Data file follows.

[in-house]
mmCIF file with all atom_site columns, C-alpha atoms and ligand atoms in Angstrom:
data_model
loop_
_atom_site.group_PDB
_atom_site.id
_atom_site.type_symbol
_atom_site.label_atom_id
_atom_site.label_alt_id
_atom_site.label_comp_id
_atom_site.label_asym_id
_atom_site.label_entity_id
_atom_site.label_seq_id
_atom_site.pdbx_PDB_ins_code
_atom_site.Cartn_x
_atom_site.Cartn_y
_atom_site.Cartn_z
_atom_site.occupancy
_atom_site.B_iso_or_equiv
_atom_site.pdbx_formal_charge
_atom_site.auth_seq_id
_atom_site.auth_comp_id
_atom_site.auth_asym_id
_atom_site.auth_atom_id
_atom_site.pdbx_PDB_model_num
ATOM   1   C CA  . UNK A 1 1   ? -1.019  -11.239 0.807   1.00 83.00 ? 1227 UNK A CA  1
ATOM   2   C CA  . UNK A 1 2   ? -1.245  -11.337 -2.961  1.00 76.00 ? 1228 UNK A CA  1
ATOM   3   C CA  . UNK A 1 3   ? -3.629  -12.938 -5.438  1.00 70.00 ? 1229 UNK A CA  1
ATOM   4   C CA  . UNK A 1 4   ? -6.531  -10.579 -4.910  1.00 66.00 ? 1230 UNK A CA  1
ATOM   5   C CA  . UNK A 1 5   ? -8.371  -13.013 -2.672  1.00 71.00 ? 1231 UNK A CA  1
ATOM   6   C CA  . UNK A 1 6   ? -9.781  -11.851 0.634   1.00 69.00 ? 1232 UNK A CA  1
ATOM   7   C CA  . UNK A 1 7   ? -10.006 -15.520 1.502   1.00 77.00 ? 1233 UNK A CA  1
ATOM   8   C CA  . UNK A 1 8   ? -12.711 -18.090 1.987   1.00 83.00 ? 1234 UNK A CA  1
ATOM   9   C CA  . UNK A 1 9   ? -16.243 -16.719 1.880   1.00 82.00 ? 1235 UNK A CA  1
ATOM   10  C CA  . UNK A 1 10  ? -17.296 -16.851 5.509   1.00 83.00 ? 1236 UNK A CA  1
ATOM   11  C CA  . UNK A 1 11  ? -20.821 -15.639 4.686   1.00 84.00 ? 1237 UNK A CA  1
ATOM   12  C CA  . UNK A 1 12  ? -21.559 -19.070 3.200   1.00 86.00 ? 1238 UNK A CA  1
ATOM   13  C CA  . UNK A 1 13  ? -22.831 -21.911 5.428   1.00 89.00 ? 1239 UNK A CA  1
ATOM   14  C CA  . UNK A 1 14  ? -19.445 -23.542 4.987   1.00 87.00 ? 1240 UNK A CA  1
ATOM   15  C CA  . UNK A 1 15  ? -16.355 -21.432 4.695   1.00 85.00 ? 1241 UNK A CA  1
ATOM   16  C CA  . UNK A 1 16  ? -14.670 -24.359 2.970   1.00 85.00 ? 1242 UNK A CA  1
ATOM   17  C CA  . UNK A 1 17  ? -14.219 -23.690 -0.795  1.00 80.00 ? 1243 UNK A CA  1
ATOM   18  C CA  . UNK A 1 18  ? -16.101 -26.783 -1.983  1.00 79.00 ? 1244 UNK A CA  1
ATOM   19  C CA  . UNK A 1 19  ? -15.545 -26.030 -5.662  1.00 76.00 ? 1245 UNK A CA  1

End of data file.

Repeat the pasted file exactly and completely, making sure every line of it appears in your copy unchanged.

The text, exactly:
[in-house]
mmCIF file with all atom_site columns, C-alpha atoms and ligand atoms in Angstrom:
data_model
loop_
_atom_site.group_PDB
_atom_site.id
_atom_site.type_symbol
_atom_site.label_atom_id
_atom_site.label_alt_id
_atom_site.label_comp_id
_atom_site.label_asym_id
_atom_site.label_entity_id
_atom_site.label_seq_id
_atom_site.pdbx_PDB_ins_code
_atom_site.Cartn_x
_atom_site.Cartn_y
_atom_site.Cartn_z
_atom_site.occupancy
_atom_site.B_iso_or_equiv
_atom_site.pdbx_formal_charge
_atom_site.auth_seq_id
_atom_site.auth_comp_id
_atom_site.auth_asym_id
_atom_site.auth_atom_id
_atom_site.pdbx_PDB_model_num
ATOM   1   C CA  . UNK A 1 1   ? -1.019  -11.239 0.807   1.00 83.00 ? 1227 UNK A CA  1
ATOM   2   C CA  . UNK A 1 2   ? -1.245  -11.337 -2.961  1.00 76.00 ? 1228 UNK A CA  1
ATOM   3   C CA  . UNK A 1 3   ? -3.629  -12.938 -5.438  1.00 70.00 ? 1229 UNK A CA  1
ATOM   4   C CA  . UNK A 1 4   ? -6.531  -10.579 -4.910  1.00 66.00 ? 1230 UNK A CA  1
ATOM   5   C CA  . UNK A 1 5   ? -8.371  -13.013 -2.672  1.00 71.00 ? 1231 UNK A CA  1
ATOM   6   C CA  . UNK A 1 6   ? -9.781  -11.851 0.634   1.00 69.00 ? 1232 UNK A CA  1
ATOM   7   C CA  . UNK A 1 7   ? -10.006 -15.520 1.502   1.00 77.00 ? 1233 UNK A CA  1
ATOM   8   C CA  . UNK A 1 8   ? -12.711 -18.090 1.987   1.00 83.00 ? 1234 UNK A CA  1
ATOM   9   C CA  . UNK A 1 9   ? -16.243 -16.719 1.880   1.00 82.00 ? 1235 UNK A CA  1
ATOM   10  C CA  . UNK A 1 10  ? -17.296 -16.851 5.509   1.00 83.00 ? 1236 UNK A CA  1
ATOM   11  C CA  . UNK A 1 11  ? -20.821 -15.639 4.686   1.00 84.00 ? 1237 UNK A CA  1
ATOM   12  C CA  . UNK A 1 12  ? -21.559 -19.070 3.200   1.00 86.00 ? 1238 UNK A CA  1
ATOM   13  C CA  . UNK A 1 13  ? -22.831 -21.911 5.428   1.00 89.00 ? 1239 UNK A CA  1
ATOM   14  C CA  . UNK A 1 14  ? -19.445 -23.542 4.987   1.00 87.00 ? 1240 UNK A CA  1
ATOM   15  C CA  . UNK A 1 15  ? -16.355 -21.432 4.695   1.00 85.00 ? 1241 UNK A CA  1
ATOM   16  C CA  . UNK A 1 16  ? -14.670 -24.359 2.970   1.00 85.00 ? 1242 UNK A CA  1
ATOM   17  C CA  . UNK A 1 17  ? -14.219 -23.690 -0.795  1.00 80.00 ? 1243 UNK A CA  1
ATOM   18  C CA  . UNK A 1 18  ? -16.101 -26.783 -1.983  1.00 79.00 ? 1244 UNK A CA  1
ATOM   19  C CA  . UNK A 1 19  ? -15.545 -26.030 -5.662  1.00 76.00 ? 1245 UNK A CA  1